The relationship between the brothers is very well-written and, at the Magic, perfectly performed by Joshua Elijah Reese (Ogun) and Tobie Windham (Oshoosi). I was surprised to read in Reese's playbill bio that he had studied dance in college; not that he was clumsy or ungraceful, but he was so grounded as Ogun, such a solid, steady presence in his heavy work boots. Meanwhile, Windham plays Oshoosi as a charming scamp who flirts shamelessly with the audience (I was in the front row and he made eye contact with me on three separate occasions). He wears thin-soled sneakers and is constantly in motion, shifting his weight from foot to foot.

I wasn't quite as impressed by the character of Elegba. He is supposed to be a mysterious, dangerous, trickster figure. But I felt that in this play he was less mysterious than nebulous.

One of the most distinctive features of McCraney's writing is that he has his characters speak their stage directions in the third person: "Ogun enters," "Oshoosi smiles impishly." I am not usually a fan of this device (cf. one of my old posts about its use in a play called Doris to Darlene) and had worried that I would dislike McCraney's plays because of it. But, I have to say that in The Brothers Size, it worked about half the time--more than I was expecting it would! It can indeed add an extra dimension to the play, calling your attention to something you might not have noticed otherwise. But it can also feel slow and redundant. There's a scene early in the play where Oshoosi hangs around the garage and annoys Ogun, who is fixing a car (see photo at top of post). Ogun keeps sliding out from under the car and then sliding back under it, and every time he does this, he narrates it. Meanwhile Oshoosi is narrating his own actions too. The effect of this is to make the scene take twice as long as it would otherwise, which therefore blunts its force.

Thus, my favorite parts of the play did not involve showy theatrical devices--but rather good, solid dramatic writing. Highlights include a grimly funny scene where the three men talk about what it's like, as a black man, to be pulled over by the police; and Ogun's monologue when he finally explodes and gives Oshoosi a "do you know how hard it is for me to be your brother?" speech.

The Brothers Size is a powerful drama and the Magic Theater gives it a production that makes it easy to understand why the theatre world is buzzing about Tarell Alvin McCraney. I highly recommend it--it plays through October 17.

Image: Tobie Windham and Joshua Elijah Reese as Oshoosi and Ogun Size at Magic Theatre. Photo by Jennifer Reiley.

Tuesday, October 5, 2010

The Three Stages of French Manhood

Love this photo:

Did you know that François Truffaut gave his Cannes film festival prize money (Best Director, The 400 Blows) to Jean Cocteau, to help him finance Testament of Orpheus? I like to think that they are hashing this out at the moment this picture was taken... and boring the young Jean-Pierre Léaud in the process.

Sunday, October 3, 2010

Submission Opportunity: The 2011 SF Olympians Festival

I am pleased to announce that I will be co-producing the 2011 San Francisco Olympians Festival (executive producer: Stuart Bousel; other co-producers: Nirmala Nataraj and Claire Rice) and that we are currently seeking submissions from local writers! OK, we've already sent our Facebook invite to >200 theater artists, so if you are a Bay Area playwright who reads my blog, there's a very high chance you've seen this already. However, on the off-chance you were unaware of this opportunity, here is information about what we have up our sleeves for the second edition of this highly successful festival!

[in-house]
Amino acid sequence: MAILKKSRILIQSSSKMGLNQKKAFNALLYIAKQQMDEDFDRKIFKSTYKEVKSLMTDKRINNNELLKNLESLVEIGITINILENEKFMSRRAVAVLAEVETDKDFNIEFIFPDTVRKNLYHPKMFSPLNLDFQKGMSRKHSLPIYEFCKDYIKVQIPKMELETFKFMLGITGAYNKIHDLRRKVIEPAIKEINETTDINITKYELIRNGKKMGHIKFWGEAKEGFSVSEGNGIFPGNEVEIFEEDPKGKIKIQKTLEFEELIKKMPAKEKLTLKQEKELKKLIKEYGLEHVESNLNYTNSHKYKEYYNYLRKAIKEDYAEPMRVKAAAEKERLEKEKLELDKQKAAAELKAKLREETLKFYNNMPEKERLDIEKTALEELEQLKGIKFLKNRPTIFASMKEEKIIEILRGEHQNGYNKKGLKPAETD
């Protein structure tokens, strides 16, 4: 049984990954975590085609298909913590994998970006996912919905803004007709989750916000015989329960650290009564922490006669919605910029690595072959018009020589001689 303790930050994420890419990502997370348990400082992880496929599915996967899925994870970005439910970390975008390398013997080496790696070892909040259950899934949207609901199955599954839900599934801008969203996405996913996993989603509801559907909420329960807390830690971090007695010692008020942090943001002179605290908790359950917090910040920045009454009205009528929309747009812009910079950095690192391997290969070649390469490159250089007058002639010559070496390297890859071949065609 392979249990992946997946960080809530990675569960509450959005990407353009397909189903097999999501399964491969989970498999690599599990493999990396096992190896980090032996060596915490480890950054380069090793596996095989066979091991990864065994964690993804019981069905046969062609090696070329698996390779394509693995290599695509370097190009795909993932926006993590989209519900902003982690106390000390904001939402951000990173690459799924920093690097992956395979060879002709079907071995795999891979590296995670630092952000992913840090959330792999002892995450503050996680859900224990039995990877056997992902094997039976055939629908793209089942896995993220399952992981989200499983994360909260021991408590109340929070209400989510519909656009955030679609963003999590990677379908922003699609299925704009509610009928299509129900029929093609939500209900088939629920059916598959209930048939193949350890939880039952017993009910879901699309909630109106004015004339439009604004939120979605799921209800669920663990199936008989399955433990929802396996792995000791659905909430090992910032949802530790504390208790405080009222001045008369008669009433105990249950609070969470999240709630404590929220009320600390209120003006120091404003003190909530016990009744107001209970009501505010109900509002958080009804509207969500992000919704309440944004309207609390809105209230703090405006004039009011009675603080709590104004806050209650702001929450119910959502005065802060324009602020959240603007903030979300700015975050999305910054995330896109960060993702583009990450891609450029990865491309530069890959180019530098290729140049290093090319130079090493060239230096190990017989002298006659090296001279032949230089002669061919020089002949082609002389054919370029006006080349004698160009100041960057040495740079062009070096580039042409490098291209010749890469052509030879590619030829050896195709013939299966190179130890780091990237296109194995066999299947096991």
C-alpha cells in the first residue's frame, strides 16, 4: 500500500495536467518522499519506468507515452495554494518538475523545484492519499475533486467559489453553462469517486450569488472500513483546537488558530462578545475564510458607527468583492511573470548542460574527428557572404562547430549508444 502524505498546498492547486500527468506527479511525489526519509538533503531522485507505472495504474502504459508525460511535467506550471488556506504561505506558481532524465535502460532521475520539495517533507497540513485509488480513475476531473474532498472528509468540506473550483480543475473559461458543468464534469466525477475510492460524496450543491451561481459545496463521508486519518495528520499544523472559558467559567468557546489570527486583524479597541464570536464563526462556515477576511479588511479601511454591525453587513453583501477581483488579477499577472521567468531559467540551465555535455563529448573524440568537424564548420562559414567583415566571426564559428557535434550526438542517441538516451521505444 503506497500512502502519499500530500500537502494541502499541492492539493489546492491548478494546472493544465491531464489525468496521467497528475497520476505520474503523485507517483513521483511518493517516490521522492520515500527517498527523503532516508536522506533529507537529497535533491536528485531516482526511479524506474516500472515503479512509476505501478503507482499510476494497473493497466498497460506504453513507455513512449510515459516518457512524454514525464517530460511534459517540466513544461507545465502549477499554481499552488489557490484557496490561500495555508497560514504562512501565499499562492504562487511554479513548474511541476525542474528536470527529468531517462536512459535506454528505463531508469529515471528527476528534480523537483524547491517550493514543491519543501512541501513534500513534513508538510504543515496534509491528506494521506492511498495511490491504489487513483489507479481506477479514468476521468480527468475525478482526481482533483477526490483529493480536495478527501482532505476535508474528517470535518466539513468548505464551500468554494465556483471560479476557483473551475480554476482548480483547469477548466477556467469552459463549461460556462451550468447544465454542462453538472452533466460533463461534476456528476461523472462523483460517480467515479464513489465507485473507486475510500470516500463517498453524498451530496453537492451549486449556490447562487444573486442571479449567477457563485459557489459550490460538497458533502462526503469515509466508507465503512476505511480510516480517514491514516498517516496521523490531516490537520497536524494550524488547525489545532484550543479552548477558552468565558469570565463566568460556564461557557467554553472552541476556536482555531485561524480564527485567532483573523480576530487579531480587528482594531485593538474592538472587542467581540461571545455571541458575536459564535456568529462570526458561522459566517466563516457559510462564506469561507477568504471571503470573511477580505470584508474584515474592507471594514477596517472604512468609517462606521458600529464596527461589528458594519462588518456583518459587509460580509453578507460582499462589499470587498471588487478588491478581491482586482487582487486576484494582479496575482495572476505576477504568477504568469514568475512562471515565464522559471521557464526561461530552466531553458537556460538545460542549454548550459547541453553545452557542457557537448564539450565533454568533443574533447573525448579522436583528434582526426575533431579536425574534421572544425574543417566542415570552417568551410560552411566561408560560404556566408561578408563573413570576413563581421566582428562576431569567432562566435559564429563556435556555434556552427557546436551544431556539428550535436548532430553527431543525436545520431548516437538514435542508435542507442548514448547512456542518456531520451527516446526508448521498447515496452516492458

After an amazing summer of playing to packed houses and critical acclaim, we have expanded this year's subject roster all the way up to the heavens to center around myth based constellations, planets, moons and other forces associated with the heavens and the sky, the night and the day, and those powers of nature generally celestial. We're looking to do a combination of full lengths and shorts and encourage applicants to be as creative as possible in their treatment of the core subject.

Rules for the festival are simple: get a proposal in by October 15. It can be as short as a sentence and no longer than 500 words, and you can submit as many proposals as you like. Plays can be very reverent of the subject matter or totally off the wall, and every shade in between. The figure in question does not have to be the main character of your play, but they must be a presence and the core concept must reflect the nature of their myth. Since some of these figures are very obscure, writers who pursue those figures are encouraged to explore that freedom.

For more information, check out last year's festival at www.sfolympians.com and submit your questions, proposals, etc. to sfolympians@gmail.com.

Selected writers will be given a dramatic reading of their work for one night of the festival, which happens the entire month of October in 2011. Writers will be responsible for casting and orchestrating the rehearsal process for their reading; in return the producing company, No Nude Men, will provide the venue and marketing for the event, and will award the writer and their casts a portion of their box office for that night. No Nude Men Productions will not retain any rights to your work following the end of the festival and does not require any subsequent credit. Think of it as enrolling into a creative writing class where you make a little money, meet some incredible fellow thespians, and get to be a part of something cool in exchange for some time and creativity you know you're just itching to use in the service of the muse.

All writers must live and work in the San Francisco Bay Area and be able to attend production meetings (which are few and far between) and the festival itself.

We look forward to bringing you another amazing month of new work and hope you can be a part of it!

FULL LENGTHS (80+ Minutes)
  • Orion
  • Uranus
  • Gemini
  • Hecate
ONE-ACTS (30-55 Minutes)
  • Icarus
  • Phaethon
  • Perseus
SHORTS (5-25 Minutes)
  • Scorpio
  • Pegasus
  • Cetus
  • Cassiopeia
  • Cepheus
  • Boreas
  • Zephyrus
  • Eos
  • Metis
  • Io
  • Leda
  • Callisto
  • Ganymede
  • Elara
  • Himalia